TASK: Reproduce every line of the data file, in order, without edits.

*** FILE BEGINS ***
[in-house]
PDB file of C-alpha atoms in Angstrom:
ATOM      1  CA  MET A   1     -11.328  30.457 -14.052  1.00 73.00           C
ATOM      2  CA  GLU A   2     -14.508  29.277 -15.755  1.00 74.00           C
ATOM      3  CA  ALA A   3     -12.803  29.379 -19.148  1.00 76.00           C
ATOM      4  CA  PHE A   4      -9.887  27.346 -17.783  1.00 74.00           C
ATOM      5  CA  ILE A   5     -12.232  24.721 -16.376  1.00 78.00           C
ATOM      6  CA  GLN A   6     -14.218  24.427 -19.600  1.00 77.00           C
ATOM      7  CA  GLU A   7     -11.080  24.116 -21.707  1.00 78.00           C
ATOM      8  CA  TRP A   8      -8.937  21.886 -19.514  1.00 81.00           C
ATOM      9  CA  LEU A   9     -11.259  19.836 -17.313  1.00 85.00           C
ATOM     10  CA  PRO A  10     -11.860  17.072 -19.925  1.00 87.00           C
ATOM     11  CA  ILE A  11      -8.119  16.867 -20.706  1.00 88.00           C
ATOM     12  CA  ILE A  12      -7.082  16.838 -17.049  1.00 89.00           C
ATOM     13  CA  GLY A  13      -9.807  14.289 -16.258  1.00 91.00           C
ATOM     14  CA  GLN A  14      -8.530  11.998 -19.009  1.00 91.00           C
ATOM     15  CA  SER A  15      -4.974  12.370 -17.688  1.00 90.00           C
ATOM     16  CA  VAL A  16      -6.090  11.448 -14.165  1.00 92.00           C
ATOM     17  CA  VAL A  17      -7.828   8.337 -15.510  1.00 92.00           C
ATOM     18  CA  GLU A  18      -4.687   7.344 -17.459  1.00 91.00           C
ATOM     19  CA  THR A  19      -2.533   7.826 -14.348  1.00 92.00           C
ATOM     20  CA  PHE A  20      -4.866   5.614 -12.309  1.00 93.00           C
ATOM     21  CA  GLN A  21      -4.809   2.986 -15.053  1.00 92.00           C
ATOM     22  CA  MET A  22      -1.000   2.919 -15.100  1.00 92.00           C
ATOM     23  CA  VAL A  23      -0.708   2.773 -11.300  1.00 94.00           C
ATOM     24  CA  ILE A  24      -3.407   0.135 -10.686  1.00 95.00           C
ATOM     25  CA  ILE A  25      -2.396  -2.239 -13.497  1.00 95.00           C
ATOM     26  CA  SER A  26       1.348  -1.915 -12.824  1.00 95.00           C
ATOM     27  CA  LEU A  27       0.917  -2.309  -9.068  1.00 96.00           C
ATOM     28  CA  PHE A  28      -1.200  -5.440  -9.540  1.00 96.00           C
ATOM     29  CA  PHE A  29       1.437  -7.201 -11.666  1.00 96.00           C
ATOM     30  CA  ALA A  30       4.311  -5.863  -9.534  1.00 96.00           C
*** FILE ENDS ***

[in-house]
PDB file of C-alpha atoms in Angstrom:
ATOM      1  CA  MET A   1     -11.328  30.457 -14.052  1.00 73.00           C
ATOM      2  CA  GLU A   2     -14.508  29.277 -15.755  1.00 74.00           C
ATOM      3  CA  ALA A   3     -12.803  29.379 -19.148  1.00 76.00           C
ATOM      4  CA  PHE A   4      -9.887  27.346 -17.783  1.00 74.00           C
ATOM      5  CA  ILE A   5     -12.232  24.721 -16.376  1.00 78.00           C
ATOM      6  CA  GLN A   6     -14.218  24.427 -19.600  1.00 77.00           C
ATOM      7  CA  GLU A   7     -11.080  24.116 -21.707  1.00 78.00           C
ATOM      8  CA  TRP A   8      -8.937  21.886 -19.514  1.00 81.00           C
ATOM      9  CA  LEU A   9     -11.259  19.836 -17.313  1.00 85.00           C
ATOM     10  CA  PRO A  10     -11.860  17.072 -19.925  1.00 87.00           C
ATOM     11  CA  ILE A  11      -8.119  16.867 -20.706  1.00 88.00           C
ATOM     12  CA  ILE A  12      -7.082  16.838 -17.049  1.00 89.00           C
ATOM     13  CA  GLY A  13      -9.807  14.289 -16.258  1.00 91.00           C
ATOM     14  CA  GLN A  14      -8.530  11.998 -19.009  1.00 91.00           C
ATOM     15  CA  SER A  15      -4.974  12.370 -17.688  1.00 90.00           C
ATOM     16  CA  VAL A  16      -6.090  11.448 -14.165  1.00 92.00           C
ATOM     17  CA  VAL A  17      -7.828   8.337 -15.510  1.00 92.00           C
ATOM     18  CA  GLU A  18      -4.687   7.344 -17.459  1.00 91.00           C
ATOM     19  CA  THR A  19      -2.533   7.826 -14.348  1.00 92.00           C
ATOM     20  CA  PHE A  20      -4.866   5.614 -12.309  1.00 93.00           C
ATOM     21  CA  GLN A  21      -4.809   2.986 -15.053  1.00 92.00           C
ATOM     22  CA  MET A  22      -1.000   2.919 -15.100  1.00 92.00           C
ATOM     23  CA  VAL A  23      -0.708   2.773 -11.300  1.00 94.00           C
ATOM     24  CA  ILE A  24      -3.407   0.135 -10.686  1.00 95.00           C
ATOM     25  CA  ILE A  25      -2.396  -2.239 -13.497  1.00 95.00           C
ATOM     26  CA  SER A  26       1.348  -1.915 -12.824  1.00 95.00           C
ATOM     27  CA  LEU A  27       0.917  -2.309  -9.068  1.00 96.00           C
ATOM     28  CA  PHE A  28      -1.200  -5.440  -9.540  1.00 96.00           C
ATOM     29  CA  PHE A  29       1.437  -7.201 -11.666  1.00 96.00           C
ATOM     30  CA  ALA A  30       4.311  -5.863  -9.534  1.00 96.00           C